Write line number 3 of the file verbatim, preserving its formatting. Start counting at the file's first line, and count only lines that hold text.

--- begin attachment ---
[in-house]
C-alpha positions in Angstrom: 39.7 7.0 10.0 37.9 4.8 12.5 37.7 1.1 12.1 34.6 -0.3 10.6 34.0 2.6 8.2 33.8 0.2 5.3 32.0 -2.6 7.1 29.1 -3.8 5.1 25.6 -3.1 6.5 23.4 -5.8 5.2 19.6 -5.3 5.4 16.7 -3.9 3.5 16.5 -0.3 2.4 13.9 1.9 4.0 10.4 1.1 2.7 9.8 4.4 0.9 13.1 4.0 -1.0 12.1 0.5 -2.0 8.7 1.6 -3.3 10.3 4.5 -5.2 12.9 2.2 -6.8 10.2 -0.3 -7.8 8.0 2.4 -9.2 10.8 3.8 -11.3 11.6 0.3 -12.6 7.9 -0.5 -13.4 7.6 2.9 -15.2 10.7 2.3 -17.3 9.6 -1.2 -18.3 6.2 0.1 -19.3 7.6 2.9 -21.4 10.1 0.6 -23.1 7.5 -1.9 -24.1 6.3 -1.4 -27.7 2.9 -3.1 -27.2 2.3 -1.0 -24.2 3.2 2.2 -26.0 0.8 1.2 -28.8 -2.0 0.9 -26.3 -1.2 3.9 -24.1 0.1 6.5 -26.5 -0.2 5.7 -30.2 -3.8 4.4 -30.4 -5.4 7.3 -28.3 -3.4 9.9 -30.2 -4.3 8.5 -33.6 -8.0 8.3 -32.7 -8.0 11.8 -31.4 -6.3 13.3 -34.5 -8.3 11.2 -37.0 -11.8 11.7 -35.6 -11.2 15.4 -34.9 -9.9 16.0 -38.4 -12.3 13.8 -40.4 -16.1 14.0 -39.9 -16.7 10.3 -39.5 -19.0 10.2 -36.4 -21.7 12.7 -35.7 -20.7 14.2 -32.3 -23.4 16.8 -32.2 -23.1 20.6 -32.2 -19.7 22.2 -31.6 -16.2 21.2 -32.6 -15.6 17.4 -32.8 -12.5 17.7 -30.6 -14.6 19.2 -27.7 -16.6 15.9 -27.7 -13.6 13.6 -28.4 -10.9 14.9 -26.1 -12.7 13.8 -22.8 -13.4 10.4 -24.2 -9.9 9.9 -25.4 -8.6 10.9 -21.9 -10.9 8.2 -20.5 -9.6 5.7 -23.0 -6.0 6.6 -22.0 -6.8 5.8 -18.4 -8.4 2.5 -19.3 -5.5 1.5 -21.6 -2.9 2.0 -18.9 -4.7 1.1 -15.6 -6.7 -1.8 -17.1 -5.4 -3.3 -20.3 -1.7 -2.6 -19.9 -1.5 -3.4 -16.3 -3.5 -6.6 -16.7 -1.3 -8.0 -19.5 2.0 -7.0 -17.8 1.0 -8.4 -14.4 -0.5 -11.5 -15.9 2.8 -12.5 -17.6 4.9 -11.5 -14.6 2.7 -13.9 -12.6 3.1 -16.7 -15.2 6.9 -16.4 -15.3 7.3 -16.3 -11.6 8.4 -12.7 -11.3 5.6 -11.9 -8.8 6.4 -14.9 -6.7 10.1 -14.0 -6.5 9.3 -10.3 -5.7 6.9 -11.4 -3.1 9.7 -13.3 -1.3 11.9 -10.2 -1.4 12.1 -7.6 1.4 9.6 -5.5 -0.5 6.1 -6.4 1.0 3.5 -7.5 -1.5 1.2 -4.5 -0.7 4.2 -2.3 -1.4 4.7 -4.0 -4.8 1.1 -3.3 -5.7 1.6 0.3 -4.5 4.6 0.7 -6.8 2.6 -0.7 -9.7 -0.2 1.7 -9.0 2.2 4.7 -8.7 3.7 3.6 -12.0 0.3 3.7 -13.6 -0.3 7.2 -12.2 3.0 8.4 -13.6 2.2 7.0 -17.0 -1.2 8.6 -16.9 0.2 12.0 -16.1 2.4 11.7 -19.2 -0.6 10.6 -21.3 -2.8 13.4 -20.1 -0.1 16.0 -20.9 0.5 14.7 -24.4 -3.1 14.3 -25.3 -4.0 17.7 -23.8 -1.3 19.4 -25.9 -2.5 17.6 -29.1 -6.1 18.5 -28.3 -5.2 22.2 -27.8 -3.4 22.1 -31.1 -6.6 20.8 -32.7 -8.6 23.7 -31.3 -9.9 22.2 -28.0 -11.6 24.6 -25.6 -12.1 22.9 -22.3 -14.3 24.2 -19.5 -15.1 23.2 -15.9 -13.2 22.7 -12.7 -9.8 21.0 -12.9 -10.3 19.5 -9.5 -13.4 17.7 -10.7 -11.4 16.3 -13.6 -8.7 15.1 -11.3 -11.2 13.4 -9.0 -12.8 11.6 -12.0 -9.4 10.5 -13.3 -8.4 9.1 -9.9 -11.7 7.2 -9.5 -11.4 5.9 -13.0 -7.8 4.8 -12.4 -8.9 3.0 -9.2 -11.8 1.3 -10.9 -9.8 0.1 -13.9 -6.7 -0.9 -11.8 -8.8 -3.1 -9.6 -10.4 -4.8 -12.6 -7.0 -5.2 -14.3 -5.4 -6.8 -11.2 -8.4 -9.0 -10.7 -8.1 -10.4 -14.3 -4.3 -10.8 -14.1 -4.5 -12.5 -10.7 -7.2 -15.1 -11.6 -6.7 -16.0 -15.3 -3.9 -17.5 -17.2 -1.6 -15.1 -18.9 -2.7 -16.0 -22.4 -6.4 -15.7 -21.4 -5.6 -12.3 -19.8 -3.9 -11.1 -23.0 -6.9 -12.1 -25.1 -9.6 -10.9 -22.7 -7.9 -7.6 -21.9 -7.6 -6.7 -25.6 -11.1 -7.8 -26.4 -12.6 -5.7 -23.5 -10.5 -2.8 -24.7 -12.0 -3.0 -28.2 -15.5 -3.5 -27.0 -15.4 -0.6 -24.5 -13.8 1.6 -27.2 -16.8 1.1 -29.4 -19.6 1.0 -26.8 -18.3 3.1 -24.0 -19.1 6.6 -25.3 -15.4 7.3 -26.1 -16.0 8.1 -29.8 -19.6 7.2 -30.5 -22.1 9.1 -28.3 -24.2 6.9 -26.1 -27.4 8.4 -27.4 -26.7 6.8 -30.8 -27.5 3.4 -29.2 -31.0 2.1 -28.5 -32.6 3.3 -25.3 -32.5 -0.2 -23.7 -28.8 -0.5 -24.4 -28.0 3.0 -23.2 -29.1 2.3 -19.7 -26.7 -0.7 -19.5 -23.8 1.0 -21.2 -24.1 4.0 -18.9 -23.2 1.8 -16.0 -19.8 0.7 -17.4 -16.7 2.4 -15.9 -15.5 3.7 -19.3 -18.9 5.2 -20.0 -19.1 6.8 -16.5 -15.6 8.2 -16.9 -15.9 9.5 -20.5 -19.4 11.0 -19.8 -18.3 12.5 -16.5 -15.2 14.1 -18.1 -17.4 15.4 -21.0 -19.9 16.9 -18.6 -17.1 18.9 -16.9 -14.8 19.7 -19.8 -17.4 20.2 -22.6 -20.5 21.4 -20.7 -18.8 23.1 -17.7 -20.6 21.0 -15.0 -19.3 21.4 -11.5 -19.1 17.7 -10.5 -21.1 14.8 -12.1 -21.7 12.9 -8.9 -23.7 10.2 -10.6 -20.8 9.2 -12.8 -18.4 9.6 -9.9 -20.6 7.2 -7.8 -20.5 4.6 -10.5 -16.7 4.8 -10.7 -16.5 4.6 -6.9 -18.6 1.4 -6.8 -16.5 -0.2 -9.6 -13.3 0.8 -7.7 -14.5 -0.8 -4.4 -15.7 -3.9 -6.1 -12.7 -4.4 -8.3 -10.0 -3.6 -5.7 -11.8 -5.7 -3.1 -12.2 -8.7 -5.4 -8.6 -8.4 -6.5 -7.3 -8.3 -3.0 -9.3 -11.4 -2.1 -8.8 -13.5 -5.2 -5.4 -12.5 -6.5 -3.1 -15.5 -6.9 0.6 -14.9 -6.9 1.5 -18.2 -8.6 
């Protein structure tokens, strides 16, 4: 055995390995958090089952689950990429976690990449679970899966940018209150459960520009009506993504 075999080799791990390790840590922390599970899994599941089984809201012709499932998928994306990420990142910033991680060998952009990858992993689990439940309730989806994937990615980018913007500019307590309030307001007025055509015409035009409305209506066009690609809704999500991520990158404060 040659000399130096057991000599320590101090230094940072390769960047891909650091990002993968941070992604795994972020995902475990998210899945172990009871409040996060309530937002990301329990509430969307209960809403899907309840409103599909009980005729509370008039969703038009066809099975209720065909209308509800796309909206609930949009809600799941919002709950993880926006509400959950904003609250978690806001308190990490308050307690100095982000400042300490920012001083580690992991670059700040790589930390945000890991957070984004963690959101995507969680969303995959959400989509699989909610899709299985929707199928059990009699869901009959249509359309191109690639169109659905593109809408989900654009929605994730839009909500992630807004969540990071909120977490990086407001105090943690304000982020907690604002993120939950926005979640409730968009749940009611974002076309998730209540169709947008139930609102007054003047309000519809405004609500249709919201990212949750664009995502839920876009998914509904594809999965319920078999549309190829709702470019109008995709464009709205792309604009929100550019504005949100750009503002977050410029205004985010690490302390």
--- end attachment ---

């Protein structure tokens, strides 16, 4: 055995390995958090089952689950990429976690990449679970899966940018209150459960520009009506993504 075999080799791990390790840590922390599970899994599941089984809201012709499932998928994306990420990142910033991680060998952009990858992993689990439940309730989806994937990615980018913007500019307590309030307001007025055509015409035009409305209506066009690609809704999500991520990158404060 040659000399130096057991000599320590101090230094940072390769960047891909650091990002993968941070992604795994972020995902475990998210899945172990009871409040996060309530937002990301329990509430969307209960809403899907309840409103599909009980005729509370008039969703038009066809099975209720065909209308509800796309909206609930949009809600799941919002709950993880926006509400959950904003609250978690806001308190990490308050307690100095982000400042300490920012001083580690992991670059700040790589930390945000890991957070984004963690959101995507969680969303995959959400989509699989909610899709299985929707199928059990009699869901009959249509359309191109690639169109659905593109809408989900654009929605994730839009909500992630807004969540990071909120977490990086407001105090943690304000982020907690604002993120939950926005979640409730968009749940009611974002076309998730209540169709947008139930609102007054003047309000519809405004609500249709919201990212949750664009995502839920876009998914509904594809999965319920078999549309190829709702470019109008995709464009709205792309604009929100550019504005949100750009503002977050410029205004985010690490302390």